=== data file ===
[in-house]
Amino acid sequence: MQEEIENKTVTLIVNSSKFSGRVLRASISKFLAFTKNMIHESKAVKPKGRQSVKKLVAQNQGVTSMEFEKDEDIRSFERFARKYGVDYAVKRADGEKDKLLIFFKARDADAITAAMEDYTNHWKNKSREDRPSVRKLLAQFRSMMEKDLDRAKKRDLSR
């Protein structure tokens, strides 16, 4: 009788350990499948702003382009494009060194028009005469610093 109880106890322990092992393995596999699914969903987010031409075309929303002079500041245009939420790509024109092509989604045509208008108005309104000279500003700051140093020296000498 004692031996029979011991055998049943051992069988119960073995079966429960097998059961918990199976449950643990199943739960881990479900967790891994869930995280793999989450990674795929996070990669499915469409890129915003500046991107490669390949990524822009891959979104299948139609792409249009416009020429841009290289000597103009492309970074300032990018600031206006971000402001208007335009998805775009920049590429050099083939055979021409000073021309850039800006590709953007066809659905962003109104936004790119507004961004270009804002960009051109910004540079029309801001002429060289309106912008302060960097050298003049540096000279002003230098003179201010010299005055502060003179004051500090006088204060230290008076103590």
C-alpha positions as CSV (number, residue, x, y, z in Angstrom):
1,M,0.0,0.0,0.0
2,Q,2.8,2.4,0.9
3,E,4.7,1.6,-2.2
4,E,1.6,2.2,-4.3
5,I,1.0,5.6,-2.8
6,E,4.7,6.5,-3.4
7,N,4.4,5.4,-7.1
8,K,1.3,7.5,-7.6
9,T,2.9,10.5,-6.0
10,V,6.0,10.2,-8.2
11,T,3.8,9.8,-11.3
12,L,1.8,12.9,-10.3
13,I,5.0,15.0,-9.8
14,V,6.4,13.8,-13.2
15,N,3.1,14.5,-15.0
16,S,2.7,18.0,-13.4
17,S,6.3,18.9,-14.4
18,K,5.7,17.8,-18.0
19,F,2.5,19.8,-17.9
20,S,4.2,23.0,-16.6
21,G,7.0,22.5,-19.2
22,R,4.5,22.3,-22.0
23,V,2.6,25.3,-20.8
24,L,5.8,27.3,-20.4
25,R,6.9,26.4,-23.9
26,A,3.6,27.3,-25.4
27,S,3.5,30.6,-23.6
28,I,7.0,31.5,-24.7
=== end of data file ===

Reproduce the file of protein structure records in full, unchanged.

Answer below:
[in-house]
Amino acid sequence: MQEEIENKTVTLIVNSSKFSGRVLRASISKFLAFTKNMIHESKAVKPKGRQSVKKLVAQNQGVTSMEFEKDEDIRSFERFARKYGVDYAVKRADGEKDKLLIFFKARDADAITAAMEDYTNHWKNKSREDRPSVRKLLAQFRSMMEKDLDRAKKRDLSR
């Protein structure tokens, strides 16, 4: 009788350990499948702003382009494009060194028009005469610093 109880106890322990092992393995596999699914969903987010031409075309929303002079500041245009939420790509024109092509989604045509208008108005309104000279500003700051140093020296000498 004692031996029979011991055998049943051992069988119960073995079966429960097998059961918990199976449950643990199943739960881990479900967790891994869930995280793999989450990674795929996070990669499915469409890129915003500046991107490669390949990524822009891959979104299948139609792409249009416009020429841009290289000597103009492309970074300032990018600031206006971000402001208007335009998805775009920049590429050099083939055979021409000073021309850039800006590709953007066809659905962003109104936004790119507004961004270009804002960009051109910004540079029309801001002429060289309106912008302060960097050298003049540096000279002003230098003179201010010299005055502060003179004051500090006088204060230290008076103590």
C-alpha positions as CSV (number, residue, x, y, z in Angstrom):
1,M,0.0,0.0,0.0
2,Q,2.8,2.4,0.9
3,E,4.7,1.6,-2.2
4,E,1.6,2.2,-4.3
5,I,1.0,5.6,-2.8
6,E,4.7,6.5,-3.4
7,N,4.4,5.4,-7.1
8,K,1.3,7.5,-7.6
9,T,2.9,10.5,-6.0
10,V,6.0,10.2,-8.2
11,T,3.8,9.8,-11.3
12,L,1.8,12.9,-10.3
13,I,5.0,15.0,-9.8
14,V,6.4,13.8,-13.2
15,N,3.1,14.5,-15.0
16,S,2.7,18.0,-13.4
17,S,6.3,18.9,-14.4
18,K,5.7,17.8,-18.0
19,F,2.5,19.8,-17.9
20,S,4.2,23.0,-16.6
21,G,7.0,22.5,-19.2
22,R,4.5,22.3,-22.0
23,V,2.6,25.3,-20.8
24,L,5.8,27.3,-20.4
25,R,6.9,26.4,-23.9
26,A,3.6,27.3,-25.4
27,S,3.5,30.6,-23.6
28,I,7.0,31.5,-24.7